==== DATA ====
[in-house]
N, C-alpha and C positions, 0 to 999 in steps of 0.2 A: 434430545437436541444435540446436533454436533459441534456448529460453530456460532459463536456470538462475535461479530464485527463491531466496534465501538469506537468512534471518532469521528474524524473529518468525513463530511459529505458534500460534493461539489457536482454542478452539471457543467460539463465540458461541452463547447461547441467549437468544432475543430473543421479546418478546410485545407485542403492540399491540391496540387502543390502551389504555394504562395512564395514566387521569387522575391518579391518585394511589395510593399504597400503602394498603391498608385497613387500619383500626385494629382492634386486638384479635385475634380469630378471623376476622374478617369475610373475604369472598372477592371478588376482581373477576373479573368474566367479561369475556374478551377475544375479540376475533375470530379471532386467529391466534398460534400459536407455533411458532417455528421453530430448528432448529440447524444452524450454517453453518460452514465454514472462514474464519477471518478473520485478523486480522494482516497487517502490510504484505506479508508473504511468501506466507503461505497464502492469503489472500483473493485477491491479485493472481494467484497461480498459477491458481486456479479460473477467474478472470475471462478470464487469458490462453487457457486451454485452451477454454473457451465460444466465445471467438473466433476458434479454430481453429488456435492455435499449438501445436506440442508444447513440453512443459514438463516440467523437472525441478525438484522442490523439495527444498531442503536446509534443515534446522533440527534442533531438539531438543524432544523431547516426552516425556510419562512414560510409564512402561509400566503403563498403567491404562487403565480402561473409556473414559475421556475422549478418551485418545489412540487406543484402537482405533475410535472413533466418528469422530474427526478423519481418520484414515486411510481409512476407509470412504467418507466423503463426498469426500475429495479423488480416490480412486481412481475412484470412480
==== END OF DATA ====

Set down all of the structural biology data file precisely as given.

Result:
[in-house]
N, C-alpha and C positions, 0 to 999 in steps of 0.2 A: 434430545437436541444435540446436533454436533459441534456448529460453530456460532459463536456470538462475535461479530464485527463491531466496534465501538469506537468512534471518532469521528474524524473529518468525513463530511459529505458534500460534493461539489457536482454542478452539471457543467460539463465540458461541452463547447461547441467549437468544432475543430473543421479546418478546410485545407485542403492540399491540391496540387502543390502551389504555394504562395512564395514566387521569387522575391518579391518585394511589395510593399504597400503602394498603391498608385497613387500619383500626385494629382492634386486638384479635385475634380469630378471623376476622374478617369475610373475604369472598372477592371478588376482581373477576373479573368474566367479561369475556374478551377475544375479540376475533375470530379471532386467529391466534398460534400459536407455533411458532417455528421453530430448528432448529440447524444452524450454517453453518460452514465454514472462514474464519477471518478473520485478523486480522494482516497487517502490510504484505506479508508473504511468501506466507503461505497464502492469503489472500483473493485477491491479485493472481494467484497461480498459477491458481486456479479460473477467474478472470475471462478470464487469458490462453487457457486451454485452451477454454473457451465460444466465445471467438473466433476458434479454430481453429488456435492455435499449438501445436506440442508444447513440453512443459514438463516440467523437472525441478525438484522442490523439495527444498531442503536446509534443515534446522533440527534442533531438539531438543524432544523431547516426552516425556510419562512414560510409564512402561509400566503403563498403567491404562487403565480402561473409556473414559475421556475422549478418551485418545489412540487406543484402537482405533475410535472413533466418528469422530474427526478423519481418520484414515486411510481409512476407509470412504467418507466423503463426498469426500475429495479423488480416490480412486481412481475412484470412480